Academic journal article CLIO

The Afterlife of Victorian Sexuality: Foucault and Neo-Victorian Historical Fiction

Academic journal article CLIO

The Afterlife of Victorian Sexuality: Foucault and Neo-Victorian Historical Fiction

Article excerpt

In her memoir, Moments of Being, Virginia Woolf tells an anecdote in which Lytton Strachey, one day in 1908, pointed to a stain on Vanessa Bell's dress and asked, "Semen?" Woolf tells us she thought, "Can one really say it," and then "we burst out laughing. With that one word all barriers of reticence and reserve went down." (1) Woolf's story thus asserts the ability to talk about sex as establishing an end to the Victorian period. If the death of Victoria ended the reign and World War I ended the economic and social structure of the society, the destruction of the "barriers of reticence and reserve," in this version at least, began the end of the Victorian sexual repressiveness that plays such a large role in our understanding of their culture. It is a fitting beginning to my discussion of three works of twentieth-century Victorian fiction because I want to show the vice-like grip of this story about sexual repression on our historical narrative about the Victorians, despite its radical questioning by more recent theories set off by Michel Foucault's History of Sexuality. Given the ostensibly postmodern status of two of these works, The French Lieutenant's Woman and Possession, one might have guessed at a more skeptical approach to this old story. I will argue, however, that the turn toward the Victorian period occurs in contemporary historical fiction when the theme of a certain kind of freedom demands the story of Victorian sexuality as the image of constraint against which that freedom is measured. Perhaps more to the point, the lens of Foucault's theory will show us that the writers of postmodern Victorian fiction remain "We 'Other Victorians"' (to make a category out of Foucault's making of a category from Steven Marcus's famous title), in their attitudes toward sexuality, in their faith in it as the solution to narrative mystery, and finally, in their sense that, in speaking about it, we may explain things--if nothing else, our hoped for difference from Victorian reticence.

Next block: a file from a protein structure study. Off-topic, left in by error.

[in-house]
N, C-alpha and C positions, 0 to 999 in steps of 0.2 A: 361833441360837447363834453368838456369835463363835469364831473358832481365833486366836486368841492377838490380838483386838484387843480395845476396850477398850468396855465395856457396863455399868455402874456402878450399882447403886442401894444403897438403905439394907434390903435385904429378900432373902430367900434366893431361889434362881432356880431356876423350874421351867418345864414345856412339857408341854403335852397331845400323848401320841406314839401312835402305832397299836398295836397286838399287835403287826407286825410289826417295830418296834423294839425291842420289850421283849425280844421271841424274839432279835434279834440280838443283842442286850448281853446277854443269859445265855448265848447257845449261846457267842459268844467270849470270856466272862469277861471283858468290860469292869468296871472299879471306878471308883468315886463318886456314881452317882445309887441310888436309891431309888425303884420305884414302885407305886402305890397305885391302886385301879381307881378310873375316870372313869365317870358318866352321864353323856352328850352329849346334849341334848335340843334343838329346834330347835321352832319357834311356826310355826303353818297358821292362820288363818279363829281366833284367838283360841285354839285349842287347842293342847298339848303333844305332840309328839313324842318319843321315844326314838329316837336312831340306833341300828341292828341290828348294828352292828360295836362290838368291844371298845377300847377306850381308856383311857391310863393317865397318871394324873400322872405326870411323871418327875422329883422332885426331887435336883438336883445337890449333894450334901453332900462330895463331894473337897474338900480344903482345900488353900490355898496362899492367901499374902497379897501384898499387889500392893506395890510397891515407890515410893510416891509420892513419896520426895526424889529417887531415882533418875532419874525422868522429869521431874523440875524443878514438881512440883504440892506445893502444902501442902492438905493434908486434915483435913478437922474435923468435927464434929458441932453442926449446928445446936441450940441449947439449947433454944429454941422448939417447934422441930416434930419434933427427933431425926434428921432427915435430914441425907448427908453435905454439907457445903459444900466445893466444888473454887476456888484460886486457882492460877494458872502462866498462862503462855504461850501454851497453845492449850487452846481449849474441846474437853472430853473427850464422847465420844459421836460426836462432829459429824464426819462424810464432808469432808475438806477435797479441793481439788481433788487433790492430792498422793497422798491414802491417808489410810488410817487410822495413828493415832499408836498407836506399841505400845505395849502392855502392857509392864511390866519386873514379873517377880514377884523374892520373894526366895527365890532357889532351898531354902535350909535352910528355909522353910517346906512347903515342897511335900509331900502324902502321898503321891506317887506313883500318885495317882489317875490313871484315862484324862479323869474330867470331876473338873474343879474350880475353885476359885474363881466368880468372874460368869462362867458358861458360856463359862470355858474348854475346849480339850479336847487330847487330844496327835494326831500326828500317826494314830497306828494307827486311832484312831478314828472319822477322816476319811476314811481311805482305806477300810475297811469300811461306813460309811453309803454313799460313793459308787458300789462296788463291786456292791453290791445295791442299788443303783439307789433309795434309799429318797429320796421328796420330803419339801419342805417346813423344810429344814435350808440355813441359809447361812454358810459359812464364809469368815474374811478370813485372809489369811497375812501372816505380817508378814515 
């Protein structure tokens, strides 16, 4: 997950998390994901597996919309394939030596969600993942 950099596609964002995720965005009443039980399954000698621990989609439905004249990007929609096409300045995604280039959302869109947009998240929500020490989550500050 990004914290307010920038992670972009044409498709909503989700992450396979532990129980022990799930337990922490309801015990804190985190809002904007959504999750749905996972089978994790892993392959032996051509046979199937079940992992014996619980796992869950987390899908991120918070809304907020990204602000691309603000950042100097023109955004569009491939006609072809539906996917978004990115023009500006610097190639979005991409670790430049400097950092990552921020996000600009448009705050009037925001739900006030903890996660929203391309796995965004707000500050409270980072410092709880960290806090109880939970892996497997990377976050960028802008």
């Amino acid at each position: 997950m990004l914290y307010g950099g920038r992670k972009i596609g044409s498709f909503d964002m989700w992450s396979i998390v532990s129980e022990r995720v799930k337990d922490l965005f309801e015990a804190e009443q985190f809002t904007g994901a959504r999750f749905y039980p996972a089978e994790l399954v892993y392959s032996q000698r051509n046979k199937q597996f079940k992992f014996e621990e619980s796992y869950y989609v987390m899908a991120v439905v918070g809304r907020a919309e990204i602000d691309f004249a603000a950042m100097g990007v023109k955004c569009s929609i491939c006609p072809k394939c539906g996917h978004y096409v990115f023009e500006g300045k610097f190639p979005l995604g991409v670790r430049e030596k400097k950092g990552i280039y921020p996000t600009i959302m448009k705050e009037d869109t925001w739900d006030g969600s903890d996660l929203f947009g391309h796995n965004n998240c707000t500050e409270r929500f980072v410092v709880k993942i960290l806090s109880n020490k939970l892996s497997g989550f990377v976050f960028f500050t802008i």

To displace this story of Victorian sexuality and offer a context through which to see the novels as offering us a supportive myth rather than a history, I will start with a quotation from The History of Sexuality that turns the psychological inquisition of sexuality into a Disney cartoon:

   The aim of this series of studies? To transcribe in history the
   fable of The Indiscreet Jewels.

      Among its many emblems, our society bears that of the talking
   genitals. Those genitals, that one catches by surprise and
   interrogates, constrained and loquacious, respond tirelessly. One
   day, a certain mechanism, magical enough to have rendered itself
   invisible, captured those genitals. It made them speak within a
   game that mixes pleasure and the involuntary, consent and
   inquisition, the truth of the self and of others. We have lived for
   many years in the realm of Prince Magogul: prey to an immense
   curiosity about our sex, intent on questioning our genitals,
   insatiable in our desire to hear what they have to say and to hear
   it spoken about, quick to invent all kinds of magical rings that
   might force them into indiscretion. (2)

We are, of course, under no compulsion to accept Foucault's claim in The History of Sexuality that our constant theorizing of our sexuality, our attempt to identify its true nature in order to free ourselves from repression, actually ensnares us in a project that shares a profound common ground with Victorian repression: to find a truth about sexuality. For Foucault, such a quest effectively constrains our freedom in ways analogous to those of repression by positing a knowledge of our identity that establishes our limits. But whether or not we agree with Foucault, Denis Diderot's story of truth-speaking genitals, invoked here, whether it is our emblem or not, is an emblem, more or less obscure of these post-Victorian, if not postmodern, narratives. Each of the works shares a formal feature, a theme and the articulation of the theme through the emblem of an interrogated sexuality. …

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